(related to Definition: Predicate of a Logical Calculus)
Let $s$ be the string "$x\in\mathbb N: x+2=5$", let $U$ be the domain of discourse of natural numbers $\mathbb N:=\{0,1,2,\ldots,\}$ and let $I(s)$ be the interpretation of $s$ assigning it a meaning in $U$. Then the string $s$ has the meaning:
$s$: "an element $x$ of the set of natural numbers $\mathbb N$ such that $x+2=5$"
In this string, "$x\in N$
" is a unary predicate, since it takes only one argument $x$ as input.
Take real numbers as the domain of discourse, and consider the \(\epsilon-\delta\) definition of continuous real functions:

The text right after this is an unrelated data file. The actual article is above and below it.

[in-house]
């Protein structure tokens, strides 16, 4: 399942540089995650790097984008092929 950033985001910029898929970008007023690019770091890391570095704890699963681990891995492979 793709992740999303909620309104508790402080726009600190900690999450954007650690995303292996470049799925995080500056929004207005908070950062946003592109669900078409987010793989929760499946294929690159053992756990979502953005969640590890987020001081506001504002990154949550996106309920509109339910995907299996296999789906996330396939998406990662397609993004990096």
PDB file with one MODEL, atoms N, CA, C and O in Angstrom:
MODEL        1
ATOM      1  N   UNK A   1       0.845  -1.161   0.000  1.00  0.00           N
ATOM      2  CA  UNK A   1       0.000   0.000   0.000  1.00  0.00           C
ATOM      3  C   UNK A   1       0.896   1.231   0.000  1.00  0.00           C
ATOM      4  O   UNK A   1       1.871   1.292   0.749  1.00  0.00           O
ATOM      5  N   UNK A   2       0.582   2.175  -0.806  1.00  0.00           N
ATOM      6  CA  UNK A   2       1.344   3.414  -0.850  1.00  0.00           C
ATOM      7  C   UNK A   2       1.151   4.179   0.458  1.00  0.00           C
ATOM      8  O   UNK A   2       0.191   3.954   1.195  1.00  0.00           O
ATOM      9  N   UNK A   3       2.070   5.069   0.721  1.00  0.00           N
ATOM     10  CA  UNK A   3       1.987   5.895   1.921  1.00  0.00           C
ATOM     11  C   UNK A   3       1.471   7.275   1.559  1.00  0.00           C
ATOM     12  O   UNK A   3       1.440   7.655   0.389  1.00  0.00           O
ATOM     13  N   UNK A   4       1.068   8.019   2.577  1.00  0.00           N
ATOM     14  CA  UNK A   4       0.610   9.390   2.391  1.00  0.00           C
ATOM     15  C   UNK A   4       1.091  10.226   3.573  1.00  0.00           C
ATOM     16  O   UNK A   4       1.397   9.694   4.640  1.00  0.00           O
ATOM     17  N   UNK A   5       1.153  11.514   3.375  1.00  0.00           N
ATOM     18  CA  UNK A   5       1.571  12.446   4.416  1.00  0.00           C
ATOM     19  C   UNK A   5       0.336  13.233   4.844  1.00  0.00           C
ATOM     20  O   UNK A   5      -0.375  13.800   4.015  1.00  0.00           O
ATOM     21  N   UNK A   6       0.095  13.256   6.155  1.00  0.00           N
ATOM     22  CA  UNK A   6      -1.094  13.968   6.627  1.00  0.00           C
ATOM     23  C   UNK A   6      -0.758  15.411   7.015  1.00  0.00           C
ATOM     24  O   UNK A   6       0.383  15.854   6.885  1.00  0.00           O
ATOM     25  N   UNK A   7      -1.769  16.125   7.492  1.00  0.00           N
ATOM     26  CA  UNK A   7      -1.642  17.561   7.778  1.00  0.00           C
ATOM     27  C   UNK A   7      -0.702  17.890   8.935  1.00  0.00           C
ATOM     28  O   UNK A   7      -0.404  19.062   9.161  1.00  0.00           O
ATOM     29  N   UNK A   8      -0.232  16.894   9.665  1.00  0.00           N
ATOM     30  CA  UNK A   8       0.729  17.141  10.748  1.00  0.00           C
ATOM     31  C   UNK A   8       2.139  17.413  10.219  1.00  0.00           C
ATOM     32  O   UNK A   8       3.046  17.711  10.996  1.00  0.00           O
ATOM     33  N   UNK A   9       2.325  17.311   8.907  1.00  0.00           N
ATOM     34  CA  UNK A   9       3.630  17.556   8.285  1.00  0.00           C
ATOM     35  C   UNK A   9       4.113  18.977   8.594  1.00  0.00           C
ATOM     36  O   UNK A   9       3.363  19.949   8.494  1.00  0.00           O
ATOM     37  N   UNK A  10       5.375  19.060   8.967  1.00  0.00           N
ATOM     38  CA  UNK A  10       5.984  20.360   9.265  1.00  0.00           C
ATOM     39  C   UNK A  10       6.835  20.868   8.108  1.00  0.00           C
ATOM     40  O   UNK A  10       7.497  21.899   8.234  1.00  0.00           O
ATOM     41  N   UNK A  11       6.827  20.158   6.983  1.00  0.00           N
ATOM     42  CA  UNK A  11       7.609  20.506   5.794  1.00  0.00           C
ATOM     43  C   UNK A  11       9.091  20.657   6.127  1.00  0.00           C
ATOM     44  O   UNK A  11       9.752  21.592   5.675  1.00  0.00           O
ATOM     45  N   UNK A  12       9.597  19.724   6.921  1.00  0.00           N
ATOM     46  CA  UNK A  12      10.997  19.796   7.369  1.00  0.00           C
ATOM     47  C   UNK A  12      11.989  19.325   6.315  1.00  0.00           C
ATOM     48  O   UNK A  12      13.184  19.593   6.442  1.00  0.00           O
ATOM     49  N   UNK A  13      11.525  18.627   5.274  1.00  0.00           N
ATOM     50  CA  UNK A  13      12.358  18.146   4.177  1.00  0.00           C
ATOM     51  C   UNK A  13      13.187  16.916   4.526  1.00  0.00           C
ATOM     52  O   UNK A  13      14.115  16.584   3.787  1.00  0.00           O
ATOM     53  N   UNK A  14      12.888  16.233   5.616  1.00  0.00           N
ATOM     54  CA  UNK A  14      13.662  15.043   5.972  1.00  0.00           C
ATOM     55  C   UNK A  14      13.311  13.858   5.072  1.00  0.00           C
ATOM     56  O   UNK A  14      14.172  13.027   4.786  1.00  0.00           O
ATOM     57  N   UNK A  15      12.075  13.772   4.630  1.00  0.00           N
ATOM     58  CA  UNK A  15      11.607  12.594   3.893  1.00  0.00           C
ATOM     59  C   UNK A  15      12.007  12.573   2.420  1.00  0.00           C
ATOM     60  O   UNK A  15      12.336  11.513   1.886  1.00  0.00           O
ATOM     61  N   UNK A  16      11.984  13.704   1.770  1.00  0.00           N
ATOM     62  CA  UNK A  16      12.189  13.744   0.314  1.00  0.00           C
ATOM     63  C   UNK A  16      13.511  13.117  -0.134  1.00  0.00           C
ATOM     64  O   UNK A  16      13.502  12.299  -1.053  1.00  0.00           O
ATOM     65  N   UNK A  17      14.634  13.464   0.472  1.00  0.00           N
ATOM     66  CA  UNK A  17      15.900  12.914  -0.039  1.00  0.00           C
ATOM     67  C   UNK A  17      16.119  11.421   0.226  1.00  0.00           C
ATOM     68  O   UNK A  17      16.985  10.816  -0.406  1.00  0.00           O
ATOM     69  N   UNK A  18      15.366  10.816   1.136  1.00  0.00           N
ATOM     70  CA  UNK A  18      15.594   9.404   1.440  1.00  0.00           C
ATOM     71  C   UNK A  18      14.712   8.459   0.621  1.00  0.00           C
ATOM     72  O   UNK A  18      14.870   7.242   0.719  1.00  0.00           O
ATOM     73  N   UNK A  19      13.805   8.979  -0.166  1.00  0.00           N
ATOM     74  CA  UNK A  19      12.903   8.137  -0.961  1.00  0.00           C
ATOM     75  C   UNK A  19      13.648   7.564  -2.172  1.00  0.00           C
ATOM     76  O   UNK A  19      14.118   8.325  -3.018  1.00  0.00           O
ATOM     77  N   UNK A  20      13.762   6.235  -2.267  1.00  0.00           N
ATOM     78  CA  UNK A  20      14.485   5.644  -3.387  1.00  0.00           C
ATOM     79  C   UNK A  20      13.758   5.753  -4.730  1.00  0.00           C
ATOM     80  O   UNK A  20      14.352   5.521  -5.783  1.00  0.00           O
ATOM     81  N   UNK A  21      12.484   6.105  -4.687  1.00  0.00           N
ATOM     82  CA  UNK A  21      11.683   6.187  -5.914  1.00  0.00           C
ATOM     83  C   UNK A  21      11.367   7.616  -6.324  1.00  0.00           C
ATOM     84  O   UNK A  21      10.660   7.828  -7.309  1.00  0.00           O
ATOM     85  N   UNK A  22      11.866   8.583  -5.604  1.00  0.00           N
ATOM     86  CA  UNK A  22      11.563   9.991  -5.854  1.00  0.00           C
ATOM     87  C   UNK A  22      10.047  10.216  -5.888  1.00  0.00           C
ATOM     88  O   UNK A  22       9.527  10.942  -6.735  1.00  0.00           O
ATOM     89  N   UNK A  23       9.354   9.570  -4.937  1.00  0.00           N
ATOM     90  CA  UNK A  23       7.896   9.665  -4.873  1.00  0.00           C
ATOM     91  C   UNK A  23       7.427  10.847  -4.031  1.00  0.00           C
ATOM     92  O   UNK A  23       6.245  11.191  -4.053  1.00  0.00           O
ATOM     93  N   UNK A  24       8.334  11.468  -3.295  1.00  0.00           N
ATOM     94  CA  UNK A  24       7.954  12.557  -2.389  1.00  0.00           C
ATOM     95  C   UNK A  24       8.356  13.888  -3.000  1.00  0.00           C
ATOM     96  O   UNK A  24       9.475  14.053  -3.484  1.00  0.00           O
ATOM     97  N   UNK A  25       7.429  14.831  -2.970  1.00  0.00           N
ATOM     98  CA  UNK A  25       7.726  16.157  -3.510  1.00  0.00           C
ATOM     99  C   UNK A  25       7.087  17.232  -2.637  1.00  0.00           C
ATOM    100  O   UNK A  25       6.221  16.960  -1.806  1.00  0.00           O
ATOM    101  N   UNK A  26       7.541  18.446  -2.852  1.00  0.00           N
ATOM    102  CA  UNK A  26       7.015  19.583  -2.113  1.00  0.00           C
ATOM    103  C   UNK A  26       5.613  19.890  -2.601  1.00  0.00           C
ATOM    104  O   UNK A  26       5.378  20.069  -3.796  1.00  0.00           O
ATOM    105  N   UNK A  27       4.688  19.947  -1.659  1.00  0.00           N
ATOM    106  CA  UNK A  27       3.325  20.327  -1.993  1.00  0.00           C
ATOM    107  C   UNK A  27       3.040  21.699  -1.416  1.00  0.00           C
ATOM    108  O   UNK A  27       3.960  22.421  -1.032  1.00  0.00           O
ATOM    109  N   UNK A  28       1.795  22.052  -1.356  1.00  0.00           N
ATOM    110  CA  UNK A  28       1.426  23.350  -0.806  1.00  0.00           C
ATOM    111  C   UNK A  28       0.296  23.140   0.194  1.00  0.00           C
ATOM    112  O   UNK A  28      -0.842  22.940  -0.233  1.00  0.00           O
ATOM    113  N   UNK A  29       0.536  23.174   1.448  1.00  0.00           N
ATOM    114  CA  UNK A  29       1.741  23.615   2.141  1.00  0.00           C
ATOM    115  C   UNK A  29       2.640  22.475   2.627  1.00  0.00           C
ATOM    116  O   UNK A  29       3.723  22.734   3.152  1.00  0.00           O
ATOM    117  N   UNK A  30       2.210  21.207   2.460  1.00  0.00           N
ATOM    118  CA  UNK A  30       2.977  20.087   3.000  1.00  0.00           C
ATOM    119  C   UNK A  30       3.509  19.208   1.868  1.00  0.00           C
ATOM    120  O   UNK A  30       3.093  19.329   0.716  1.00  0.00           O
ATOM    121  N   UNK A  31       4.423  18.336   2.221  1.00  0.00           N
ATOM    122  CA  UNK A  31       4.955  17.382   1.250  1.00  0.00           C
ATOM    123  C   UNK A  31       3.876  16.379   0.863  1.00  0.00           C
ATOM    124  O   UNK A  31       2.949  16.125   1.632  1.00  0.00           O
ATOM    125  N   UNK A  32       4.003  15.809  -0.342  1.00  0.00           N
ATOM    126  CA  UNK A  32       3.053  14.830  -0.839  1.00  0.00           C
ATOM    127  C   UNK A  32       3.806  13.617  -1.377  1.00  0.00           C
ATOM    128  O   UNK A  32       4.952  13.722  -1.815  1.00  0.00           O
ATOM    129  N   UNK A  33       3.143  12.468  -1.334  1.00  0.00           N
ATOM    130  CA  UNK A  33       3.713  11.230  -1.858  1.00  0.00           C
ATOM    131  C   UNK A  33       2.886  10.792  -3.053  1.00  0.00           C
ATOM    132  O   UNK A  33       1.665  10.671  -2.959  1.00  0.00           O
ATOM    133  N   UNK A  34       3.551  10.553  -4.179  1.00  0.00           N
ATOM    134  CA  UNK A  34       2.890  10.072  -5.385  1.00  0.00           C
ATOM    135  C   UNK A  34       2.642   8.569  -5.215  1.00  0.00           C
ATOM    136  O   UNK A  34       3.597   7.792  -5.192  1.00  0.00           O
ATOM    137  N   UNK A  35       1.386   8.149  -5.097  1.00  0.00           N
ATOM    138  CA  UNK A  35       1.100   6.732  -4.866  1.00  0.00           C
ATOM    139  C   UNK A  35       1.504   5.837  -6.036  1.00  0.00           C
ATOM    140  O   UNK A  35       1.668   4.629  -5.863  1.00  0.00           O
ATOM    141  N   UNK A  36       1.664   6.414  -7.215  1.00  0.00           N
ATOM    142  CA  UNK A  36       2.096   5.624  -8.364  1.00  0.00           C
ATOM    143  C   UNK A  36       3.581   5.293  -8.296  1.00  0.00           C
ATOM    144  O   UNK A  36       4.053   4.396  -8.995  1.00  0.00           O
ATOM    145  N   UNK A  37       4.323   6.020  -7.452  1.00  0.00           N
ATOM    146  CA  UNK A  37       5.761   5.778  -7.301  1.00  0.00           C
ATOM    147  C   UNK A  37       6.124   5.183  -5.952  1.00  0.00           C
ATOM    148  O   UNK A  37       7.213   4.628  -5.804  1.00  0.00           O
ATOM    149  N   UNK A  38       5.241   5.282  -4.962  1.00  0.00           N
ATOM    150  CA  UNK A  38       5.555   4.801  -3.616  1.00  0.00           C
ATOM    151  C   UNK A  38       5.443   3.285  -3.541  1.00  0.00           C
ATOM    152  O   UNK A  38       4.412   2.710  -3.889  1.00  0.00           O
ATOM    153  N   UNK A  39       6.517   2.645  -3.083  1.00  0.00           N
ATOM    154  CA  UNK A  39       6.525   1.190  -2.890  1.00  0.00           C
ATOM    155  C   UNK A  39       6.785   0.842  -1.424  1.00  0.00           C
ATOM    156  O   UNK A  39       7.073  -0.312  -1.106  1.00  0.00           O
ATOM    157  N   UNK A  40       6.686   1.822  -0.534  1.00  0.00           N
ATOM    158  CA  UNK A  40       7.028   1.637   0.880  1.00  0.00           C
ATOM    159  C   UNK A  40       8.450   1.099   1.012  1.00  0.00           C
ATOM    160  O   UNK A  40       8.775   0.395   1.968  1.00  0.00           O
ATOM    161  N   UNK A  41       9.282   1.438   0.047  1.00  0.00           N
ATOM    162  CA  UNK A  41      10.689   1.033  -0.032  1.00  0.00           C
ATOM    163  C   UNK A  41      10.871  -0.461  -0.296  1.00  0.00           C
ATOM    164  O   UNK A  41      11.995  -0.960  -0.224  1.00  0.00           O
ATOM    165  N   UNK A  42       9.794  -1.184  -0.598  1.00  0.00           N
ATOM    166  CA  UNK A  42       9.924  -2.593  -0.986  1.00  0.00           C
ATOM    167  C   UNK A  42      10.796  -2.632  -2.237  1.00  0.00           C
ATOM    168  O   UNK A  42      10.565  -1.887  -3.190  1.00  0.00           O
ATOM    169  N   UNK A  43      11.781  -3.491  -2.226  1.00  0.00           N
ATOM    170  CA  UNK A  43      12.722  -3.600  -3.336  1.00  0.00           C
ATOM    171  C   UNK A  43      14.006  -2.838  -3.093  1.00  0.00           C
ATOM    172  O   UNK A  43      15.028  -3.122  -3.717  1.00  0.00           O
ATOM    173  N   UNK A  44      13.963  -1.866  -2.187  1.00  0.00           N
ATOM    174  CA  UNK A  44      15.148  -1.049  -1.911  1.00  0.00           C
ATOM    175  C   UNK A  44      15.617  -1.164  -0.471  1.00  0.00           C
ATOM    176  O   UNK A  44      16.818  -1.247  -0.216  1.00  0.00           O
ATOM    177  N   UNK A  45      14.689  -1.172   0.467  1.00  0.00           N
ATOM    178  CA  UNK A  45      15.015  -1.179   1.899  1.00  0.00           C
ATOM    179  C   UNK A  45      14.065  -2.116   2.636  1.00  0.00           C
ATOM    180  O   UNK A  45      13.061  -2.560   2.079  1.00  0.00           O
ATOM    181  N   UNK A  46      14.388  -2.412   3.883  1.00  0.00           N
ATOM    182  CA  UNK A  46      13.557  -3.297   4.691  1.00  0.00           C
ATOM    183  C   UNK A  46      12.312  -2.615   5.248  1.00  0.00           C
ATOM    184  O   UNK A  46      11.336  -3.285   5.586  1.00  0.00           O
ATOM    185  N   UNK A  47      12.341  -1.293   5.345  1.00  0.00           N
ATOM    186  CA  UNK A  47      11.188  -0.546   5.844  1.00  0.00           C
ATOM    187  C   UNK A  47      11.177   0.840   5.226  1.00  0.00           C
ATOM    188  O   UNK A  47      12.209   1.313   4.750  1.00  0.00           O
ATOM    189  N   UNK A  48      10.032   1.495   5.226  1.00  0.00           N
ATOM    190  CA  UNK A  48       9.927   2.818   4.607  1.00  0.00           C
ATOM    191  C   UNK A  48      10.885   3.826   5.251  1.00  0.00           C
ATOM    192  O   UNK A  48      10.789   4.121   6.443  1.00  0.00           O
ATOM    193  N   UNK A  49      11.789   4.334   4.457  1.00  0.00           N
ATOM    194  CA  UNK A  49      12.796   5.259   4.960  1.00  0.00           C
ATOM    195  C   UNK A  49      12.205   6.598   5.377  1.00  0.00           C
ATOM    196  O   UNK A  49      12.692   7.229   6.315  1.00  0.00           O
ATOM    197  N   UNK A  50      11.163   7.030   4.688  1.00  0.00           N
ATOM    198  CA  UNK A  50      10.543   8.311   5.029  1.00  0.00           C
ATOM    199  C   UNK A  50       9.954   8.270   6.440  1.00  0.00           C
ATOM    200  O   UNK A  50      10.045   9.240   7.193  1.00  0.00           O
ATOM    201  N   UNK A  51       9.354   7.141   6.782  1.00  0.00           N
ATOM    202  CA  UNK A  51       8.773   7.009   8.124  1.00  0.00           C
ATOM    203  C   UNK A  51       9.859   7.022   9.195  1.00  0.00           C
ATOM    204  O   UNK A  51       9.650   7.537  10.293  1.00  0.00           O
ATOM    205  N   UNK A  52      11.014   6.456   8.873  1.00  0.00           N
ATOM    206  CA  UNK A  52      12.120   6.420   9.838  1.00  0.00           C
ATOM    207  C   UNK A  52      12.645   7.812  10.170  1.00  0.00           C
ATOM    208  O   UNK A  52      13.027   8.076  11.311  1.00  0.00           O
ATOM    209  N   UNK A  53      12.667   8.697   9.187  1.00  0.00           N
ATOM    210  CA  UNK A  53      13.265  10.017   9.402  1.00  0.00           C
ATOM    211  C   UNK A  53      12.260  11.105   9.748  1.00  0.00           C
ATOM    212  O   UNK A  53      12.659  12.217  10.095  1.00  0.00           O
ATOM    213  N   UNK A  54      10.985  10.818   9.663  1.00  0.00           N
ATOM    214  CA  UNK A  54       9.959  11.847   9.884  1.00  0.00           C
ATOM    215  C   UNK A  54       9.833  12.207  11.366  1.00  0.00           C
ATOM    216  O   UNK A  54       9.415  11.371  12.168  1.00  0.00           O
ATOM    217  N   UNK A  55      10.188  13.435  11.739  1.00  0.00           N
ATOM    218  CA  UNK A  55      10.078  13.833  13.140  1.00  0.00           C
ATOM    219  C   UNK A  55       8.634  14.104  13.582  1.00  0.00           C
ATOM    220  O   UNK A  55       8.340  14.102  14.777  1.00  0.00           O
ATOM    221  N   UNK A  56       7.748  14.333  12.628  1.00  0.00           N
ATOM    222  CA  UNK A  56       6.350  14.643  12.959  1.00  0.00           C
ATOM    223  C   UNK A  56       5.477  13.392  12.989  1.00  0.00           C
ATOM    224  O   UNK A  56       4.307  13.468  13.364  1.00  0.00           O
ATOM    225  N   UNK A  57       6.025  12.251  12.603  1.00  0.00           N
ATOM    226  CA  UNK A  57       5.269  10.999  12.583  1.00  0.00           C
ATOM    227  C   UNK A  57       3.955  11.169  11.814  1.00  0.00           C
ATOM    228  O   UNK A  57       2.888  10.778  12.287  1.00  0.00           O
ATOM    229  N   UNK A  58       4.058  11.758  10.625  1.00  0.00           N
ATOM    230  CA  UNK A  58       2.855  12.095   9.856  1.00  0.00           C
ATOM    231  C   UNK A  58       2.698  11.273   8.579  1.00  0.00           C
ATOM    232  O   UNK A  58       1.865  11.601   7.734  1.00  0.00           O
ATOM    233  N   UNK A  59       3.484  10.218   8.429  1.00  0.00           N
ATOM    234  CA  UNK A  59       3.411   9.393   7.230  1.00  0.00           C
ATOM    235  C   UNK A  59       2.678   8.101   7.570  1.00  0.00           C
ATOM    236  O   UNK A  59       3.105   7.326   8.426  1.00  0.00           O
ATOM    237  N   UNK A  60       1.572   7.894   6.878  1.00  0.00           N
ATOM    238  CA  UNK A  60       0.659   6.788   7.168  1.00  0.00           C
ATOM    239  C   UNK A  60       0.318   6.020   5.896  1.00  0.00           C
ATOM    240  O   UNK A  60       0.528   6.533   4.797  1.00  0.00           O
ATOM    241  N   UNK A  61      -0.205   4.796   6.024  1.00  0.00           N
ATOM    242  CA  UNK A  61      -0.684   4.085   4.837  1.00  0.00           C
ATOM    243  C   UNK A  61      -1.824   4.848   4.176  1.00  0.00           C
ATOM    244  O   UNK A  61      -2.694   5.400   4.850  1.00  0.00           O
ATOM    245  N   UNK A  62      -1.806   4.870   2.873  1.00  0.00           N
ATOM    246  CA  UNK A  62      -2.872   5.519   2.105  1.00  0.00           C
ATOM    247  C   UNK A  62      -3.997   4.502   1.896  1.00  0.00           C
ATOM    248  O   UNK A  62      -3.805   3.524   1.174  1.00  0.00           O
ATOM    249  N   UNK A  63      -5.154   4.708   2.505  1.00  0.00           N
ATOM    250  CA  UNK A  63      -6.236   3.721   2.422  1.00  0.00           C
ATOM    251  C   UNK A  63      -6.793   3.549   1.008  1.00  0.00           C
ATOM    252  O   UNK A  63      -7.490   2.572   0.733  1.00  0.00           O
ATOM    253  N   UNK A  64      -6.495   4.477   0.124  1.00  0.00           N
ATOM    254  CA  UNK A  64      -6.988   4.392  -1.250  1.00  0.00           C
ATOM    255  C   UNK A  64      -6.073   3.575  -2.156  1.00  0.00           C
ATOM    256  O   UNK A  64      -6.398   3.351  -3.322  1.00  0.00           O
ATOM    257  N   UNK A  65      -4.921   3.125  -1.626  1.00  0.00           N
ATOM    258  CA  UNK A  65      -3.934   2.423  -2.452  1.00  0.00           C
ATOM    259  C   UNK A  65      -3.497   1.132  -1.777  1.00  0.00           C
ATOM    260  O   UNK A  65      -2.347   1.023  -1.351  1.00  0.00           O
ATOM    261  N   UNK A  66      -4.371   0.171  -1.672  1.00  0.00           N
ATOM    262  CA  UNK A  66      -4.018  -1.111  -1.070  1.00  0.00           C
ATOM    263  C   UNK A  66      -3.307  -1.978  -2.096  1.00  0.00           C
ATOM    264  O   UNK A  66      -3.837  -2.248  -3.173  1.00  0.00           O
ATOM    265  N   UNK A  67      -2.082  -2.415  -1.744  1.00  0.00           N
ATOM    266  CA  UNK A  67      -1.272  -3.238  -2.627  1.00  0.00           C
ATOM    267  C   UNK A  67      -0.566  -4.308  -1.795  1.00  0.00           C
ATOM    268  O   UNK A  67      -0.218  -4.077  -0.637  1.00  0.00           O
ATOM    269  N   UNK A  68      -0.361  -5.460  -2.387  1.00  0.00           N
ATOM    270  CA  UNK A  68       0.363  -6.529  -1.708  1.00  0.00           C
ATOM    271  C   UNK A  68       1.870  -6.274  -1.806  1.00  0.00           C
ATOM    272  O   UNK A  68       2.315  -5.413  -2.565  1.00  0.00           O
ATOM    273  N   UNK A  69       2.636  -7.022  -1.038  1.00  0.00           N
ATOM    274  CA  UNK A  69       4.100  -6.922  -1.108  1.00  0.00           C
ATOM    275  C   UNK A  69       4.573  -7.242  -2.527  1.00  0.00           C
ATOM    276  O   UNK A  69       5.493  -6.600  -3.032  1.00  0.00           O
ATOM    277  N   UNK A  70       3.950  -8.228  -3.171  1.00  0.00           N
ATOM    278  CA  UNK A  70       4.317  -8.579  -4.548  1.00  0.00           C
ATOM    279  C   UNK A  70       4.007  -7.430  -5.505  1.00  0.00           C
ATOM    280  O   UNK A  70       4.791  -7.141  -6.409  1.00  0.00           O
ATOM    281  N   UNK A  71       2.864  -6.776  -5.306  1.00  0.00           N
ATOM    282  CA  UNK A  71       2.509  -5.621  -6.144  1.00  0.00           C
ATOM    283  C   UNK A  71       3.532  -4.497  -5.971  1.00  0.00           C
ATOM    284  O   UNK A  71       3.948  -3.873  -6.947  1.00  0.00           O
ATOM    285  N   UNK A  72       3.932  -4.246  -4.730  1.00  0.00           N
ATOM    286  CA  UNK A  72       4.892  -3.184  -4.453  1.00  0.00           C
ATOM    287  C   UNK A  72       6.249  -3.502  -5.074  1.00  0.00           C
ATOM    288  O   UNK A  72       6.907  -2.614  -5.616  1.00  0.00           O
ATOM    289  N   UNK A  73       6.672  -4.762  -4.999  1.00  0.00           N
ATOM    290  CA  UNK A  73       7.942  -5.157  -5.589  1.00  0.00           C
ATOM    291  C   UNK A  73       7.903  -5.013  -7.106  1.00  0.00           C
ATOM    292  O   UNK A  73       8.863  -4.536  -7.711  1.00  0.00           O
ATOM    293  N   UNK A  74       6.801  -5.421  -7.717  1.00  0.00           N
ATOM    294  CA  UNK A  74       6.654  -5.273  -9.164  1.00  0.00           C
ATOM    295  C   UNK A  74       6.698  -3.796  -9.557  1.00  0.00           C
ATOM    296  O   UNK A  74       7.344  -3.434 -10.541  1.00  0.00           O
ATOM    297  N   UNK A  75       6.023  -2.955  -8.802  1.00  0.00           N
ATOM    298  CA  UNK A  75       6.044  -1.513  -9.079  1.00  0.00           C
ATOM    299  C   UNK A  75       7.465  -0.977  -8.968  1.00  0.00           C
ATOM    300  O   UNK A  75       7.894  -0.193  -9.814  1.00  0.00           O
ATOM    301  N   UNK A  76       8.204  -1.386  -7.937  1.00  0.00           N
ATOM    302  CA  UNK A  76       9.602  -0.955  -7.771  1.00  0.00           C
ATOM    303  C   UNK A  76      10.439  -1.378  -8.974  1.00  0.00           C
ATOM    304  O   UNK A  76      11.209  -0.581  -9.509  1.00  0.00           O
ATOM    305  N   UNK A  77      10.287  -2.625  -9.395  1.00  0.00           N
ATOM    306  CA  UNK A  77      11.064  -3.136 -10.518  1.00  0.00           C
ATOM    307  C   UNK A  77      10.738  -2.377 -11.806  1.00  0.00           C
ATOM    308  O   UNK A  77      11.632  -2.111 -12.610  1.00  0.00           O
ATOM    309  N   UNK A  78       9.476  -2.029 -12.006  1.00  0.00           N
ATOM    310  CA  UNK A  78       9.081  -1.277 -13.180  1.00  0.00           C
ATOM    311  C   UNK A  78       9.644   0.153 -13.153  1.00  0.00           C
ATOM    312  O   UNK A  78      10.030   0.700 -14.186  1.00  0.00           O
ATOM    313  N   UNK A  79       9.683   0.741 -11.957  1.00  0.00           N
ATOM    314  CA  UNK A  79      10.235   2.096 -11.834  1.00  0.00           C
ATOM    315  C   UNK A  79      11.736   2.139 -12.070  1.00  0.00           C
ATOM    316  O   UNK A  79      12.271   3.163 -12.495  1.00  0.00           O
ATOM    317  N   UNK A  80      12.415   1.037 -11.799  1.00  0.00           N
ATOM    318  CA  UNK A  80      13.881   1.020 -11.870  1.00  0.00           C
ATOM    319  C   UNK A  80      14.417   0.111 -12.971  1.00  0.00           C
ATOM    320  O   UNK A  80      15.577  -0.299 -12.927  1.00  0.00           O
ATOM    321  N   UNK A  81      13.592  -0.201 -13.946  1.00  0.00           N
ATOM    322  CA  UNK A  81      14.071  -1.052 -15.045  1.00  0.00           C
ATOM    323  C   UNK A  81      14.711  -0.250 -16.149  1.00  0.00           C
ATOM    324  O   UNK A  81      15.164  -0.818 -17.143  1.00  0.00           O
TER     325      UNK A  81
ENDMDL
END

A real function \(f:D\to\mathbb R\) is continuous at the point \(a\in D\), if for every \(\epsilon > 0\) there is a \(\delta > 0\) such that \(|f(x)-f(a)| < \epsilon\) for all \(x\in D\) with \(|x-a| < \delta.\)
This proposition can be codified using a string like this:
"$\forall\epsilon\,(\epsilon > 0)\,\exists\delta\,(\delta > 0)\,\forall x\,(x\in D)\,(|x-a|<\delta\Longrightarrow|f(x)-f(a)|<\epsilon).$"
In this string, \("x \in D"\) is a unary predicate, because it takes one argument \(x\) to indicate that is contained in \(D\). The comparison relation \( " < " \) is a binary predicate because it compares two arguments.